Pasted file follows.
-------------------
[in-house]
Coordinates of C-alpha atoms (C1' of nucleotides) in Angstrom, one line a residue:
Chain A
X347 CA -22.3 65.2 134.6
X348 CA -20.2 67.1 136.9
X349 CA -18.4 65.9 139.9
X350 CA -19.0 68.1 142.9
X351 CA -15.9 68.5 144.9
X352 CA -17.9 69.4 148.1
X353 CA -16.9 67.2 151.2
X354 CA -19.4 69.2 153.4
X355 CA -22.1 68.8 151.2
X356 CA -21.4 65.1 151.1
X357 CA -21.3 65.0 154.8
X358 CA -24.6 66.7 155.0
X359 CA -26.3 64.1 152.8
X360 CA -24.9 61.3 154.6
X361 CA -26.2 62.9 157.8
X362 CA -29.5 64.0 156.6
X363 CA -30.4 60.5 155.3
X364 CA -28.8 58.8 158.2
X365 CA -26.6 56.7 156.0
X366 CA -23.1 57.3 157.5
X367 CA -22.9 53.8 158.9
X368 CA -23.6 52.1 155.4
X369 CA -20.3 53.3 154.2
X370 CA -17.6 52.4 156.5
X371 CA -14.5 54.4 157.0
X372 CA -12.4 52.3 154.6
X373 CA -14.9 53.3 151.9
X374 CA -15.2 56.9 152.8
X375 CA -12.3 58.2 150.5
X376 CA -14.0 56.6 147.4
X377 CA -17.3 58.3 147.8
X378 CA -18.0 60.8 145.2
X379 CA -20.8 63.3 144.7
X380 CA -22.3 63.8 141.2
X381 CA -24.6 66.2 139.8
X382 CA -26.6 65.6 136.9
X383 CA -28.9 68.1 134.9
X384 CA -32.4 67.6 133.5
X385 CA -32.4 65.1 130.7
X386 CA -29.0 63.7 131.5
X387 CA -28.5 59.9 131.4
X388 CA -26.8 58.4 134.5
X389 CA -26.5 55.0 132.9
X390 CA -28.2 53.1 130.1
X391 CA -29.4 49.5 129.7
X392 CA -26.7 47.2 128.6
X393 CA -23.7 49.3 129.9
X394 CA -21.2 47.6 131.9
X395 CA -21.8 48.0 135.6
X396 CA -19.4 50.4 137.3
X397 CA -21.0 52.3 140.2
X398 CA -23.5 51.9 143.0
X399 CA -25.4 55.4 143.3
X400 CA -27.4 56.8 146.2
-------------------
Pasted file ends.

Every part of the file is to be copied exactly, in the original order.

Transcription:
[in-house]
Coordinates of C-alpha atoms (C1' of nucleotides) in Angstrom, one line a residue:
Chain A
X347 CA -22.3 65.2 134.6
X348 CA -20.2 67.1 136.9
X349 CA -18.4 65.9 139.9
X350 CA -19.0 68.1 142.9
X351 CA -15.9 68.5 144.9
X352 CA -17.9 69.4 148.1
X353 CA -16.9 67.2 151.2
X354 CA -19.4 69.2 153.4
X355 CA -22.1 68.8 151.2
X356 CA -21.4 65.1 151.1
X357 CA -21.3 65.0 154.8
X358 CA -24.6 66.7 155.0
X359 CA -26.3 64.1 152.8
X360 CA -24.9 61.3 154.6
X361 CA -26.2 62.9 157.8
X362 CA -29.5 64.0 156.6
X363 CA -30.4 60.5 155.3
X364 CA -28.8 58.8 158.2
X365 CA -26.6 56.7 156.0
X366 CA -23.1 57.3 157.5
X367 CA -22.9 53.8 158.9
X368 CA -23.6 52.1 155.4
X369 CA -20.3 53.3 154.2
X370 CA -17.6 52.4 156.5
X371 CA -14.5 54.4 157.0
X372 CA -12.4 52.3 154.6
X373 CA -14.9 53.3 151.9
X374 CA -15.2 56.9 152.8
X375 CA -12.3 58.2 150.5
X376 CA -14.0 56.6 147.4
X377 CA -17.3 58.3 147.8
X378 CA -18.0 60.8 145.2
X379 CA -20.8 63.3 144.7
X380 CA -22.3 63.8 141.2
X381 CA -24.6 66.2 139.8
X382 CA -26.6 65.6 136.9
X383 CA -28.9 68.1 134.9
X384 CA -32.4 67.6 133.5
X385 CA -32.4 65.1 130.7
X386 CA -29.0 63.7 131.5
X387 CA -28.5 59.9 131.4
X388 CA -26.8 58.4 134.5
X389 CA -26.5 55.0 132.9
X390 CA -28.2 53.1 130.1
X391 CA -29.4 49.5 129.7
X392 CA -26.7 47.2 128.6
X393 CA -23.7 49.3 129.9
X394 CA -21.2 47.6 131.9
X395 CA -21.8 48.0 135.6
X396 CA -19.4 50.4 137.3
X397 CA -21.0 52.3 140.2
X398 CA -23.5 51.9 143.0
X399 CA -25.4 55.4 143.3
X400 CA -27.4 56.8 146.2